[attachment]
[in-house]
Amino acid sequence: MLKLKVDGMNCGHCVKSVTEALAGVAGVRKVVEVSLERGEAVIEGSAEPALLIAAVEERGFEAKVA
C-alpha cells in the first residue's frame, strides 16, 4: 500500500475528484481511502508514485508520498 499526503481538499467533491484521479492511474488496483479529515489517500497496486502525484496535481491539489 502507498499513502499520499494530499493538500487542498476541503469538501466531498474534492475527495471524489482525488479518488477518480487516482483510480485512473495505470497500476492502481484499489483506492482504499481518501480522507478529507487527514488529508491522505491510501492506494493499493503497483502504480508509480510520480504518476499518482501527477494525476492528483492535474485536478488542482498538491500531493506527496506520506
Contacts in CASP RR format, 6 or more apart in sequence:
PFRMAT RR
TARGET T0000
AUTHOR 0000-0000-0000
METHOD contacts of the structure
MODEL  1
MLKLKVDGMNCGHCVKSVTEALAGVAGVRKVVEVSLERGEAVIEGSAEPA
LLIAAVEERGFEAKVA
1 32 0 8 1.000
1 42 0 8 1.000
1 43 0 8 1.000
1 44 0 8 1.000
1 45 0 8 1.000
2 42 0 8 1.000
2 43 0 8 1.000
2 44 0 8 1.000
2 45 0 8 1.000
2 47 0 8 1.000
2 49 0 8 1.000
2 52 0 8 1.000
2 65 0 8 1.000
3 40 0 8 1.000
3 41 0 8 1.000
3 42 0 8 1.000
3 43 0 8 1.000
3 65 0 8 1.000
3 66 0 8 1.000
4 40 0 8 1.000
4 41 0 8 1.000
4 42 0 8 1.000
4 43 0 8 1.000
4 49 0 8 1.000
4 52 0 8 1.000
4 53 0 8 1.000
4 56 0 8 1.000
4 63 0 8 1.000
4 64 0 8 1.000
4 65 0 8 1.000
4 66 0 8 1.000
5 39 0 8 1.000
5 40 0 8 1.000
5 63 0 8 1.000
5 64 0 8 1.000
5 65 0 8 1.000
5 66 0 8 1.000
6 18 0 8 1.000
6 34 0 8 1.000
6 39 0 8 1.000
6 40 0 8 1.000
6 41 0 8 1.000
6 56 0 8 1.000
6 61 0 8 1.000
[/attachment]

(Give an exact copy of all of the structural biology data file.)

[in-house]
Amino acid sequence: MLKLKVDGMNCGHCVKSVTEALAGVAGVRKVVEVSLERGEAVIEGSAEPALLIAAVEERGFEAKVA
C-alpha cells in the first residue's frame, strides 16, 4: 500500500475528484481511502508514485508520498 499526503481538499467533491484521479492511474488496483479529515489517500497496486502525484496535481491539489 502507498499513502499520499494530499493538500487542498476541503469538501466531498474534492475527495471524489482525488479518488477518480487516482483510480485512473495505470497500476492502481484499489483506492482504499481518501480522507478529507487527514488529508491522505491510501492506494493499493503497483502504480508509480510520480504518476499518482501527477494525476492528483492535474485536478488542482498538491500531493506527496506520506
Contacts in CASP RR format, 6 or more apart in sequence:
PFRMAT RR
TARGET T0000
AUTHOR 0000-0000-0000
METHOD contacts of the structure
MODEL  1
MLKLKVDGMNCGHCVKSVTEALAGVAGVRKVVEVSLERGEAVIEGSAEPA
LLIAAVEERGFEAKVA
1 32 0 8 1.000
1 42 0 8 1.000
1 43 0 8 1.000
1 44 0 8 1.000
1 45 0 8 1.000
2 42 0 8 1.000
2 43 0 8 1.000
2 44 0 8 1.000
2 45 0 8 1.000
2 47 0 8 1.000
2 49 0 8 1.000
2 52 0 8 1.000
2 65 0 8 1.000
3 40 0 8 1.000
3 41 0 8 1.000
3 42 0 8 1.000
3 43 0 8 1.000
3 65 0 8 1.000
3 66 0 8 1.000
4 40 0 8 1.000
4 41 0 8 1.000
4 42 0 8 1.000
4 43 0 8 1.000
4 49 0 8 1.000
4 52 0 8 1.000
4 53 0 8 1.000
4 56 0 8 1.000
4 63 0 8 1.000
4 64 0 8 1.000
4 65 0 8 1.000
4 66 0 8 1.000
5 39 0 8 1.000
5 40 0 8 1.000
5 63 0 8 1.000
5 64 0 8 1.000
5 65 0 8 1.000
5 66 0 8 1.000
6 18 0 8 1.000
6 34 0 8 1.000
6 39 0 8 1.000
6 40 0 8 1.000
6 41 0 8 1.000
6 56 0 8 1.000
6 61 0 8 1.000